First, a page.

“You never want a serious crisis to go to waste. And what I mean by that is an opportunity to do things you think you could not do before.”

This line of thought is not new to American politics. From the emancipation of enslaved Americans and the organized crime wave of the 1930s to the assassinations of prominent leaders in the 1960s and the attempted assassination of President Reagan in the 1980s, fear has proved a powerful catalyst for appeals about gun control.

Below is an overview of the history behind major gun control laws in the federal government, capturing how we’ve gone from the Founding Fathers’ America of the New World to the United States of the 21st century.

Second Amendment in America’s Bill of Rights: Ratified December 15, 1791

Congress added the Bill of Rights to the Constitution of the United States specifically “to prevent misconstruction or abuse of its powers.” The Second Amendment is the foundational cornerstone of every American’s right to bear arms, stating:

“A well regulated Militia, being necessary to the security of a free State, the right of the people to keep and bear Arms, shall not be infringed.”

The right to bear arms was second only to the first – the most vital freedoms of religion, speech, the press, the right to assemble and the right to petition government for redress of grievances. Meanwhile, conflicting views have left government and personal interest groups struggling to reconcile technological advances, isolated but significant violent anomalies and the constitutional mandate protecting the natural right to self defense and this most basic aspect of the Bill of Rights.

First and Second Militia Acts of 1792: Passed May 2 and 8, 1792

The U.S. Congress passed the Militia Acts of 1792 less than a year after the Second Amendment’s ratification. The first act’s purpose was “to provide for the National Defence, by establishing an Uniform Militia throughout the United States.” This measure established the need and command structure for a state-based militia. The second act defined conscription parameters for those militias, limiting armed service to “each and every free able-bodied white male citizen” 18 to 45.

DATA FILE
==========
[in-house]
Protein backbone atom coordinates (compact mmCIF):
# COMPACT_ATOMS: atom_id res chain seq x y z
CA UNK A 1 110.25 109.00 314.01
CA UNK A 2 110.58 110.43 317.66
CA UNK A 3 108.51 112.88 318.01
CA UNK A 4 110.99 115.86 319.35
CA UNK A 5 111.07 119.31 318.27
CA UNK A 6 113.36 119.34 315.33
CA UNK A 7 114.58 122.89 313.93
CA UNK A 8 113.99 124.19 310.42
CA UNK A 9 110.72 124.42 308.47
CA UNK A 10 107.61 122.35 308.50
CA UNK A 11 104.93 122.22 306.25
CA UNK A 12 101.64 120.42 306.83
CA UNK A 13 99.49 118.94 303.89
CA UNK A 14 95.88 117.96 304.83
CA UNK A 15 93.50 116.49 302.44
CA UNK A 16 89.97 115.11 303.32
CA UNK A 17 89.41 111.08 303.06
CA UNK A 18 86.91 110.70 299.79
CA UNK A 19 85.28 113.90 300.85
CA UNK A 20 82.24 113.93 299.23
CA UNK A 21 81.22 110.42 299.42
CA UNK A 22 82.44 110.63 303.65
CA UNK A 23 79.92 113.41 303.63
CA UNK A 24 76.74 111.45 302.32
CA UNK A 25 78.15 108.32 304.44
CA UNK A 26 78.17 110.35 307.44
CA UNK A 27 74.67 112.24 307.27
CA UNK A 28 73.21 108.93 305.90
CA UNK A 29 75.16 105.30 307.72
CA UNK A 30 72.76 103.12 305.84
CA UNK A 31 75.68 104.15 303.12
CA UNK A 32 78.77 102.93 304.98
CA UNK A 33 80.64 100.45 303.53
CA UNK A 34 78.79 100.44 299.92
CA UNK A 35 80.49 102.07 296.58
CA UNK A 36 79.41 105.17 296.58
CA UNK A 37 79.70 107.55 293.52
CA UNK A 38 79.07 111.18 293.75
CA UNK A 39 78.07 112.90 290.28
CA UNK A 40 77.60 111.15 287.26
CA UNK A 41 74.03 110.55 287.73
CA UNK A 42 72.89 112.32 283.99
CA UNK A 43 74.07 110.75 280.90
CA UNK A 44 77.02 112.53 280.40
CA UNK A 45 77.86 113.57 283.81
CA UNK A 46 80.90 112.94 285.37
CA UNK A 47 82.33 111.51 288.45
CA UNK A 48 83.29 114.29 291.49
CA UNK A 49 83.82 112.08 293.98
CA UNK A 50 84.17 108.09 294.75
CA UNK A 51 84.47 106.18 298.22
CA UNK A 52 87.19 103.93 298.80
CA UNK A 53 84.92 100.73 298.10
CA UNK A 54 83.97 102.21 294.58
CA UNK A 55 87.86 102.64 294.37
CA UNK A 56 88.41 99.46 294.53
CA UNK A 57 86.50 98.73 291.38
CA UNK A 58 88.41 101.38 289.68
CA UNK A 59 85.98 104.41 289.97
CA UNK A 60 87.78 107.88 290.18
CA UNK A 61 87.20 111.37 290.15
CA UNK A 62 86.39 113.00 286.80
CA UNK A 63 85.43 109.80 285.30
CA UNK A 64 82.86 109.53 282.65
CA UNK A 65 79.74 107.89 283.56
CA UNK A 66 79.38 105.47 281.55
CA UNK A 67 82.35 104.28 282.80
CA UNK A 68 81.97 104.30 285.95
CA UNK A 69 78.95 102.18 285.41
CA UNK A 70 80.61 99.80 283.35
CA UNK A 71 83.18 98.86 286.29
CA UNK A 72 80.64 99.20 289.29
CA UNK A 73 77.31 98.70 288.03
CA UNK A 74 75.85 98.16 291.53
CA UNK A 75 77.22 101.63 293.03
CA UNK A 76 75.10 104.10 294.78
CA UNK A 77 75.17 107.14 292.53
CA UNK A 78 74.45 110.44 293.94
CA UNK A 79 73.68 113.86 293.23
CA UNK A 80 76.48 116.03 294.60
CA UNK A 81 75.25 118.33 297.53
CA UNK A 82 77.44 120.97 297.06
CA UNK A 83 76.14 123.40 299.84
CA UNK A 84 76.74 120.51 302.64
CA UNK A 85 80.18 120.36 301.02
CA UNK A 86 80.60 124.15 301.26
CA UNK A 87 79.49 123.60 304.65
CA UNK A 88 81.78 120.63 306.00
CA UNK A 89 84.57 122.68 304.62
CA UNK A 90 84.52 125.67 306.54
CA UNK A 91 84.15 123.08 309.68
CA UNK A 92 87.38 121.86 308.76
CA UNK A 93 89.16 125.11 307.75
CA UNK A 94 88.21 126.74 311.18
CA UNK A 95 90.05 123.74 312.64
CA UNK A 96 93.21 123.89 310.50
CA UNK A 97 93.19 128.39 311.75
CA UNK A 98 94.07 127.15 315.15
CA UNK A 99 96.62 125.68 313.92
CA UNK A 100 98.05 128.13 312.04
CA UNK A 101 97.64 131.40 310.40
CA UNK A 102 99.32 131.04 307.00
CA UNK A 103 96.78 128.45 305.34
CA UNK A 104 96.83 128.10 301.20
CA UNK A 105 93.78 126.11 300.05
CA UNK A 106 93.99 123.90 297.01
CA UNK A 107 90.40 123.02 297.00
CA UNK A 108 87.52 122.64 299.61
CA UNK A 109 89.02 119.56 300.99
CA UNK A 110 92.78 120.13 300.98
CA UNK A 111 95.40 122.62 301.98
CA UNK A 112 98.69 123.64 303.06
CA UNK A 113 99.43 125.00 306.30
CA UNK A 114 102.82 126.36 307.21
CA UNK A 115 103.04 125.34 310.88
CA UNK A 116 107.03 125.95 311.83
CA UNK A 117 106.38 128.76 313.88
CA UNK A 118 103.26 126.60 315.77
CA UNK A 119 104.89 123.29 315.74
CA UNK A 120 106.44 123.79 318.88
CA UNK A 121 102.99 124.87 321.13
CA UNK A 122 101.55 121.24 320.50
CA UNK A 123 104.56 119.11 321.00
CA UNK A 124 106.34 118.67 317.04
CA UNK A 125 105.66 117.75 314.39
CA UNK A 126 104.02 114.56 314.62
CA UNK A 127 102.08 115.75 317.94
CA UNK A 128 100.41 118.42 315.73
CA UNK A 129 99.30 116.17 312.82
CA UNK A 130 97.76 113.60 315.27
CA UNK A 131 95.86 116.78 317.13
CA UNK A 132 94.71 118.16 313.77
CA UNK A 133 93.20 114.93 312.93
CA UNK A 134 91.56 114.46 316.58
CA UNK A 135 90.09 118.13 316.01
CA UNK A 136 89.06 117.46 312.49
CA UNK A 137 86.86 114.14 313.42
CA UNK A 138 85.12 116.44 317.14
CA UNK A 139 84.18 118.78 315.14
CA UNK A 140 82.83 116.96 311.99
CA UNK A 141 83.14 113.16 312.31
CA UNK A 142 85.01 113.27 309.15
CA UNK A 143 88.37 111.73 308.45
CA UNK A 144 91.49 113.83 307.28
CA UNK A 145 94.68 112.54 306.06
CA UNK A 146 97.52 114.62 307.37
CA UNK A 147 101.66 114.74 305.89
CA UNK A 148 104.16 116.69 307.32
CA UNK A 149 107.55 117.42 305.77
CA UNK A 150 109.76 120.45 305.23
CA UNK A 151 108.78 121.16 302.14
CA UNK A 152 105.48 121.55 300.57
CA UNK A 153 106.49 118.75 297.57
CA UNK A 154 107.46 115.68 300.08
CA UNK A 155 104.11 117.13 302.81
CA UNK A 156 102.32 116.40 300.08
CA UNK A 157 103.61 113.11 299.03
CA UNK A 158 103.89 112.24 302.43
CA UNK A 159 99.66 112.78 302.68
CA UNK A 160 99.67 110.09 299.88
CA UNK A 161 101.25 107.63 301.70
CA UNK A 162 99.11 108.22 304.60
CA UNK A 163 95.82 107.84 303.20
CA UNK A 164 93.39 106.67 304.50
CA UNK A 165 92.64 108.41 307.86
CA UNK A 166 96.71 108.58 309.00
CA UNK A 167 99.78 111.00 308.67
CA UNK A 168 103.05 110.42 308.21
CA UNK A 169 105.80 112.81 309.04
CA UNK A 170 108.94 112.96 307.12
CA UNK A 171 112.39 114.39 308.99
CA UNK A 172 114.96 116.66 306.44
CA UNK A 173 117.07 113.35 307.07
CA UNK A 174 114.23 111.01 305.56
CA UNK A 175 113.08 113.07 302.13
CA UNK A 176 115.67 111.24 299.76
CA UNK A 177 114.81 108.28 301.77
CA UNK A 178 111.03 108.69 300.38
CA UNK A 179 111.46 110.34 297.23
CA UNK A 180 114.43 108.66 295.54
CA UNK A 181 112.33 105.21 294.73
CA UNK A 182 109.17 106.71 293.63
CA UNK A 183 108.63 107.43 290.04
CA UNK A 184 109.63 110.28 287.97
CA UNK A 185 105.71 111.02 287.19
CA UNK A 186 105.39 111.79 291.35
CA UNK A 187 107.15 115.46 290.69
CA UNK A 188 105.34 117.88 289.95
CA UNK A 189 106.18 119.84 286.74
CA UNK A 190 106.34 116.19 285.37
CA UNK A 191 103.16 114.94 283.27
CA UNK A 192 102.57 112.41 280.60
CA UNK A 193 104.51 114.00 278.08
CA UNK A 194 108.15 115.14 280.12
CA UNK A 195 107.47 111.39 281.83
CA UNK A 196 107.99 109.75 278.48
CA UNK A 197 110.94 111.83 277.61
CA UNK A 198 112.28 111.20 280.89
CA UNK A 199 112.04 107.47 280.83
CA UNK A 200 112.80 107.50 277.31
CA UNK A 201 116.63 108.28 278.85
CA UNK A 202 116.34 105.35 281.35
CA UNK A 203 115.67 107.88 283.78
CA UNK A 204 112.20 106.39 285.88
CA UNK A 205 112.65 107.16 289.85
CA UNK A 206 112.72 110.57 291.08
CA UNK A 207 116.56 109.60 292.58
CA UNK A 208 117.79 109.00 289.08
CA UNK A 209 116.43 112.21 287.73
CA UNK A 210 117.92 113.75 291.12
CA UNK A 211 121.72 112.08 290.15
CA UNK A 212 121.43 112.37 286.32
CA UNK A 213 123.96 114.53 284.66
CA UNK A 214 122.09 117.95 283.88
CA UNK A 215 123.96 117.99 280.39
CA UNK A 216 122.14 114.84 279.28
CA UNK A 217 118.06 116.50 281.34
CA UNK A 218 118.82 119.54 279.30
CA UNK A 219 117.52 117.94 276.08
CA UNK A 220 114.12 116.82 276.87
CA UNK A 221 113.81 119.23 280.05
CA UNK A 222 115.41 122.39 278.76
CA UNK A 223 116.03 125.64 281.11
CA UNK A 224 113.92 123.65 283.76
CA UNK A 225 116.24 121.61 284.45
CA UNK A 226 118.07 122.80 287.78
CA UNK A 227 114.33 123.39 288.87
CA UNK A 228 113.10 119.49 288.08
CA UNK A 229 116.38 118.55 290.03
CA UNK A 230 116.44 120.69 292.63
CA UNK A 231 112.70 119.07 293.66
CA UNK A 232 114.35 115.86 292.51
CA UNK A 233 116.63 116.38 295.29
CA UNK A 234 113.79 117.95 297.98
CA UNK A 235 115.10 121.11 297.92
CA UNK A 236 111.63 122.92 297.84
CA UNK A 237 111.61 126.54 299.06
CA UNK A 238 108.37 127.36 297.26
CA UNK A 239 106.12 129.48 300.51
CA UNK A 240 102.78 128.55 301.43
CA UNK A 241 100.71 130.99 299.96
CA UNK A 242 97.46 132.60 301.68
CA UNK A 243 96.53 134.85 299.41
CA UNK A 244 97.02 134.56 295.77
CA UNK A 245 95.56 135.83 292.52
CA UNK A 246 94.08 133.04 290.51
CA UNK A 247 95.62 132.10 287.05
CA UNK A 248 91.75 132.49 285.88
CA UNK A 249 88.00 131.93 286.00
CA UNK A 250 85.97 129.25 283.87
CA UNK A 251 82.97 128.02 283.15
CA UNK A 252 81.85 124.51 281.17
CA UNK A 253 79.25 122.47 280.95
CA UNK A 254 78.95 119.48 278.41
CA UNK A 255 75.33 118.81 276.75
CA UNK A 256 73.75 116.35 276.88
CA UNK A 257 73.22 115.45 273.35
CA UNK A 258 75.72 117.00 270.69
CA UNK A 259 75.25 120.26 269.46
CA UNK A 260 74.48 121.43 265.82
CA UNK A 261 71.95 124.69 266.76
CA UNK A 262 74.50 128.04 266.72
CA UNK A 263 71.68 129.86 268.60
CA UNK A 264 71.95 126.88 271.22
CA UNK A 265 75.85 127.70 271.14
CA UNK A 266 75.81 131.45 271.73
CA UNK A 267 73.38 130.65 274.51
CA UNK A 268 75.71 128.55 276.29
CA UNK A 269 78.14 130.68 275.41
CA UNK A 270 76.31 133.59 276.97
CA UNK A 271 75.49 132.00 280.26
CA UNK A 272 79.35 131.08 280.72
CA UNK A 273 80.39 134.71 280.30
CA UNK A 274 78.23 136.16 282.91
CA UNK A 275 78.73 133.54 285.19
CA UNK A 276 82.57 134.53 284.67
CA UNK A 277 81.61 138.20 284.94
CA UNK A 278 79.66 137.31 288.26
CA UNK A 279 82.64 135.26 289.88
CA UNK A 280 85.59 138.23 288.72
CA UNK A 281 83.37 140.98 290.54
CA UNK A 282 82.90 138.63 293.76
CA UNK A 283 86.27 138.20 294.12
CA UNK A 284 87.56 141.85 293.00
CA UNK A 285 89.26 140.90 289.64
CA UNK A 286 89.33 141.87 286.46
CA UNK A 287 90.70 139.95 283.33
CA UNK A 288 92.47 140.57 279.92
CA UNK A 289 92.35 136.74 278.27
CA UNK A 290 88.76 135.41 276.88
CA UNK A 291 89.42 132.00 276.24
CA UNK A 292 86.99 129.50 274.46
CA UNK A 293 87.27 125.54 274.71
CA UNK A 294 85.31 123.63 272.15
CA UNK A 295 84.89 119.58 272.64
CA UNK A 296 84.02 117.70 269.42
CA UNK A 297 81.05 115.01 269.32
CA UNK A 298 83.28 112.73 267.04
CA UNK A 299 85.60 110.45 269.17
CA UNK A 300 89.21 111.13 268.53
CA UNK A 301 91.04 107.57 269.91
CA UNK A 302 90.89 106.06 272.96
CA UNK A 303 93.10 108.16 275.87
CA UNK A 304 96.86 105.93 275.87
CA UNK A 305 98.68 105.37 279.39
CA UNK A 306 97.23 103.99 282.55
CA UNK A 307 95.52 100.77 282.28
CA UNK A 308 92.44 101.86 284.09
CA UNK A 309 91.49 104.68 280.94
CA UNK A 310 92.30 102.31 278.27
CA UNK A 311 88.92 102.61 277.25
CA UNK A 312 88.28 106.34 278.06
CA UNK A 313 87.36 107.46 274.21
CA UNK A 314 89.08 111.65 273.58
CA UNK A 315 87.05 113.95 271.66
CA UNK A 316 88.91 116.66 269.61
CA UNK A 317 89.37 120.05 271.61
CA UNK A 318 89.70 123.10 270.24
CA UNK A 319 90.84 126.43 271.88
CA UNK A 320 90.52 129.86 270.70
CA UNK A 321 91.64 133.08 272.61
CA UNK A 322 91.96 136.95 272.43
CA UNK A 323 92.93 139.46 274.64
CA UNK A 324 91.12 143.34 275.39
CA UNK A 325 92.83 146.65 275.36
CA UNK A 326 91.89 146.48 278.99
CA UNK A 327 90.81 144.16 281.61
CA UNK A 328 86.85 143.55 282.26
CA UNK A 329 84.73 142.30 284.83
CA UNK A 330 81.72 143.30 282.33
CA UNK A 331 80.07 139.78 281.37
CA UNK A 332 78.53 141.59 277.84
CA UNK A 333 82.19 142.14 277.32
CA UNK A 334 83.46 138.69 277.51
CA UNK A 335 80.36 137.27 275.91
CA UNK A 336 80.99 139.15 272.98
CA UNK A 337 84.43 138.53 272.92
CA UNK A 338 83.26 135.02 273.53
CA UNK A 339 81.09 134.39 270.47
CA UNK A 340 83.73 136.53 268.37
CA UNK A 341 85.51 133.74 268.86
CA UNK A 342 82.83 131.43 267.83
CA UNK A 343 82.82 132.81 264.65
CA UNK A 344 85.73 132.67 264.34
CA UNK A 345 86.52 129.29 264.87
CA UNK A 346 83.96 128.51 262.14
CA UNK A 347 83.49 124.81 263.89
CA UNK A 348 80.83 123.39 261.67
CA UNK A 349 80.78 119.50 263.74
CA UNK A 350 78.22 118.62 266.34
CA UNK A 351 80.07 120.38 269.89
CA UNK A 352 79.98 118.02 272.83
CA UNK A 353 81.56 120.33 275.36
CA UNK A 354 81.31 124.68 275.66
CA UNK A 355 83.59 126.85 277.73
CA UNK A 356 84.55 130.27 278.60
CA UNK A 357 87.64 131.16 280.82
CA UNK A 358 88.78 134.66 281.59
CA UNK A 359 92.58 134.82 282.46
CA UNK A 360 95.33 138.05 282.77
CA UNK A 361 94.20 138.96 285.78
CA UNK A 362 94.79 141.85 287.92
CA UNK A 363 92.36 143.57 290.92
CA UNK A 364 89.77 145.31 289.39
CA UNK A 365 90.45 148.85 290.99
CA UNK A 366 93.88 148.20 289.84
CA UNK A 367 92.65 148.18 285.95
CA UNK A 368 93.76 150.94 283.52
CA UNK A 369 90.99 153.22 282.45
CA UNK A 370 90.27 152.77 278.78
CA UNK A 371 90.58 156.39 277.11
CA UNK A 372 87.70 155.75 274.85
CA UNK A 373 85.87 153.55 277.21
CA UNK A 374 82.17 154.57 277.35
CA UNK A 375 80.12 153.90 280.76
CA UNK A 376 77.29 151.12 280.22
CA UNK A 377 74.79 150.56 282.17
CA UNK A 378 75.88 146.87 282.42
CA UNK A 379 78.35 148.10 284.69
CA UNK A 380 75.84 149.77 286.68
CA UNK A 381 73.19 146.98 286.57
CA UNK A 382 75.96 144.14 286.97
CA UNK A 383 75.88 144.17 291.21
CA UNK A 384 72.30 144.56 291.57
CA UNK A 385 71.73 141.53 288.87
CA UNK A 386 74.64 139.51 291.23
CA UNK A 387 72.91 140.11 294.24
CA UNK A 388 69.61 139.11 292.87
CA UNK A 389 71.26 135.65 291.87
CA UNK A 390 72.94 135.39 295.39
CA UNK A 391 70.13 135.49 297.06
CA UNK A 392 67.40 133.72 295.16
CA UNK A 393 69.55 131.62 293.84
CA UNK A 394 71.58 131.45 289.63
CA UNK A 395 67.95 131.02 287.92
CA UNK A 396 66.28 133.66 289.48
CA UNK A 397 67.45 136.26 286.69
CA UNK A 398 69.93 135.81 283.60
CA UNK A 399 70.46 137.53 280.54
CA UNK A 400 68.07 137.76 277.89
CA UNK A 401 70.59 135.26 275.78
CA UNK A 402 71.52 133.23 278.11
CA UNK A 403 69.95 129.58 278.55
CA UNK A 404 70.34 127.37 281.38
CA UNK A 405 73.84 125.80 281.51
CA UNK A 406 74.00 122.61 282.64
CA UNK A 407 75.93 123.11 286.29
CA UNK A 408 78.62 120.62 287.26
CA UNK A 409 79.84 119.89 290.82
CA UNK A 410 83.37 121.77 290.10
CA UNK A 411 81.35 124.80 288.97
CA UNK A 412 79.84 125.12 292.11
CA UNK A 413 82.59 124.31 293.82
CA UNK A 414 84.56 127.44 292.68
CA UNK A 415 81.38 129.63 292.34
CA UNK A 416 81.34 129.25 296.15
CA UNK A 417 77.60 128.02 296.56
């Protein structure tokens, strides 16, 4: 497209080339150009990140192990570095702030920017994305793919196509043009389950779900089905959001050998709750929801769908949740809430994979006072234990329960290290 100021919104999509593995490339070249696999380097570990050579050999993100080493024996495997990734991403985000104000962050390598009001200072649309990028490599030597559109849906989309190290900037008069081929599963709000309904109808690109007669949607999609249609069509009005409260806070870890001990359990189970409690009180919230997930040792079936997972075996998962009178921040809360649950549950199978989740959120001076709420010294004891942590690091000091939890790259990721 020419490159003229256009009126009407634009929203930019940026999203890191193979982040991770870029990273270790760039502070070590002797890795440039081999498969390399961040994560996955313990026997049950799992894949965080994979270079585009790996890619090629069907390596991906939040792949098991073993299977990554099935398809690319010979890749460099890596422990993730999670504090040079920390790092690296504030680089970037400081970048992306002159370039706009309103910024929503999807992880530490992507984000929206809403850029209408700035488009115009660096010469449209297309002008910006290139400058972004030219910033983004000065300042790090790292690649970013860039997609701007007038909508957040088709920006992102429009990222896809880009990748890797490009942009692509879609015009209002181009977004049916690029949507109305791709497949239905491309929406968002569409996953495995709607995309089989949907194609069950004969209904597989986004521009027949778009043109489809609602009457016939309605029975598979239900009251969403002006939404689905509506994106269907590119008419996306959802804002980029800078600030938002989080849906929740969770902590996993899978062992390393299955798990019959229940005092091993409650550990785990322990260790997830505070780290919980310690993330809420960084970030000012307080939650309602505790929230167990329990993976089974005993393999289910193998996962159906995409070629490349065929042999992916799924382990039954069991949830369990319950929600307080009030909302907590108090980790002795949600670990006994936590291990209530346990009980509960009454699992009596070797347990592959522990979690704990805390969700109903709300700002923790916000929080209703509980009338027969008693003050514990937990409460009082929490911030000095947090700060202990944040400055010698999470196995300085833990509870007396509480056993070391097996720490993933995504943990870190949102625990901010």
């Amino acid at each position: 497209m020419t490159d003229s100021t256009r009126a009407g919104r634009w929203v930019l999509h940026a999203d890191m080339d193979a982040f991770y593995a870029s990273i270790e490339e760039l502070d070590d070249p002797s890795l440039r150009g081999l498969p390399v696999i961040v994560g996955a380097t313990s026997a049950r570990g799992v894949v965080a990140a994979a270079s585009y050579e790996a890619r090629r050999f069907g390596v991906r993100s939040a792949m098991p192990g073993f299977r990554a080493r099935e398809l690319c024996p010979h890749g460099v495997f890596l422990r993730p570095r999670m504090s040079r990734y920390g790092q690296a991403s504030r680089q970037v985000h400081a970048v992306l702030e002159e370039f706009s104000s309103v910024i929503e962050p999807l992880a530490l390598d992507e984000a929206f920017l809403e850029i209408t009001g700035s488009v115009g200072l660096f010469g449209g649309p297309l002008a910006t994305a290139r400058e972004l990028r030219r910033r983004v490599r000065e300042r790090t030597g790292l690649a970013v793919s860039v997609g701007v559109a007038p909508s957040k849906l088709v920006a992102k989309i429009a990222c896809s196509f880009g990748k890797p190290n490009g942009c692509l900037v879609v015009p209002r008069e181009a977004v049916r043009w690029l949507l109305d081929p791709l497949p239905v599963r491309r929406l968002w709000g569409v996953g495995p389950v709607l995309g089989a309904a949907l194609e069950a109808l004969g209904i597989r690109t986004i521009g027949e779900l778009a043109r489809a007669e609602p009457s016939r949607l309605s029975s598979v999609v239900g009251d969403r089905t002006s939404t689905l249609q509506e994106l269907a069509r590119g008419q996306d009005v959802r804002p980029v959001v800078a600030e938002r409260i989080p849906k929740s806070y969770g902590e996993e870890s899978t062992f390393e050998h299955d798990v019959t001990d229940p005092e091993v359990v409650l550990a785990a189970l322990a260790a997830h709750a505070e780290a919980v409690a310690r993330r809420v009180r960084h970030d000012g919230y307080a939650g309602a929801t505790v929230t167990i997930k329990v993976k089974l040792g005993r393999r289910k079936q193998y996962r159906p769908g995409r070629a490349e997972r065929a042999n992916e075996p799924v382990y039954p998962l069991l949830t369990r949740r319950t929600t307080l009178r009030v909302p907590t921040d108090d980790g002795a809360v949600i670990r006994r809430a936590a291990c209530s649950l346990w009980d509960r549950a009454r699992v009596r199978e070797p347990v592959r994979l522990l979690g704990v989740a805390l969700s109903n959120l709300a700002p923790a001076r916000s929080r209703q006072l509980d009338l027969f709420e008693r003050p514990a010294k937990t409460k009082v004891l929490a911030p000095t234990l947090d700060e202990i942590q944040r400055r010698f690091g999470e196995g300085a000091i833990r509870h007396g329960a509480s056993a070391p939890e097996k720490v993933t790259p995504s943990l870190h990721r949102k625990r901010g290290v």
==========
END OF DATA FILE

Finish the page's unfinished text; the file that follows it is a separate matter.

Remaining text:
Colonial Gun Regulations

Even today, the majority of firearms laws are state-based and vary considerably. While CaliforniaConnecticut and New Jersey have the most restrictive laws, ArizonaVermont and Kentucky have some of the least stringent. For more than a century, the young United States relied primarily on “state” laws:

  • The earliest came from Virginia, the result of fear of attack by Native Americans. The 1619 law imposed a three-shilling fine on able-bodied men who failed to come armed to church on the Sabbath.
  • By 1640, slave codes in Virginia prohibited all “free Mulattos and Negroes” from bearing arms. In 1712, South Carolina enacted a similar law.
  • During this time in Virginia, gun laws for Native Americans were similar to those for white men – as they were not barred from possessing guns (unless they were gathering food on land held by white men). There were, however, prohibitions against providing “Indians” with weapons and ammunition. Native Americans could own weapons, but there were strict regulations on how they could obtain them.
  • Throughout the Antebellum South, LouisianaFloridaMarylandGeorgiaNorth CarolinaMississippi and even Delaware all passed multiple measures denying guns to people of color, requiring court-issued permits, and allowing search and seizure of weapons as well as punishment without trial.

Continue reading Federal Gun Control in America: A Historic Guide to Major Federal Gun Control Laws and Acts at Ammo.com.

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Anti-Liberty Pro-Gunners

I’m a member of a “gun owners’ group” on Facebook. I rarely post anything there because the majority of the other members are statist clowns.

Generally, they embrace Right-Statist policies, no matter how anti-liberty those policies are.

Most hypocritically, they support police, even in the comments they make while posting links to stories about cops murdering innocent people. They seem to really believe cops would never enforce anti-gun “laws” even while seeing them enforcing those types of “laws” everywhere every day. It’s insane!

When I point this out I get attacked.

Some legislation enforcement goon was puffing out his chest (in comment form), saying he would never participate in gun confiscation, but when I asked about other gang activities I suspect he participates in (prohibition, rules against full-auto weapons, seat belt enforcement, “speeding” tickets, etc.), people lost their minds. I was the bad guy.

They get all dreamy-eyed when a sheriff poses and says no gun confiscation (ala Bob’O O’Rourke) will be allowed to happen in this state (New Mexico). No recognition of the illegal “laws” those same sheriffs help enforce every single day– including gun confiscations.

I’m surprised they haven’t kicked me out of the group yet– but, like I say, I rarely comment on anything, because of what invariably happens when I do.

Right-Statists are anti-gun, just like Left-Statists are. They just use different excuses and go after guns from a different angle. If you’re a statist, you are anti-liberty at your core.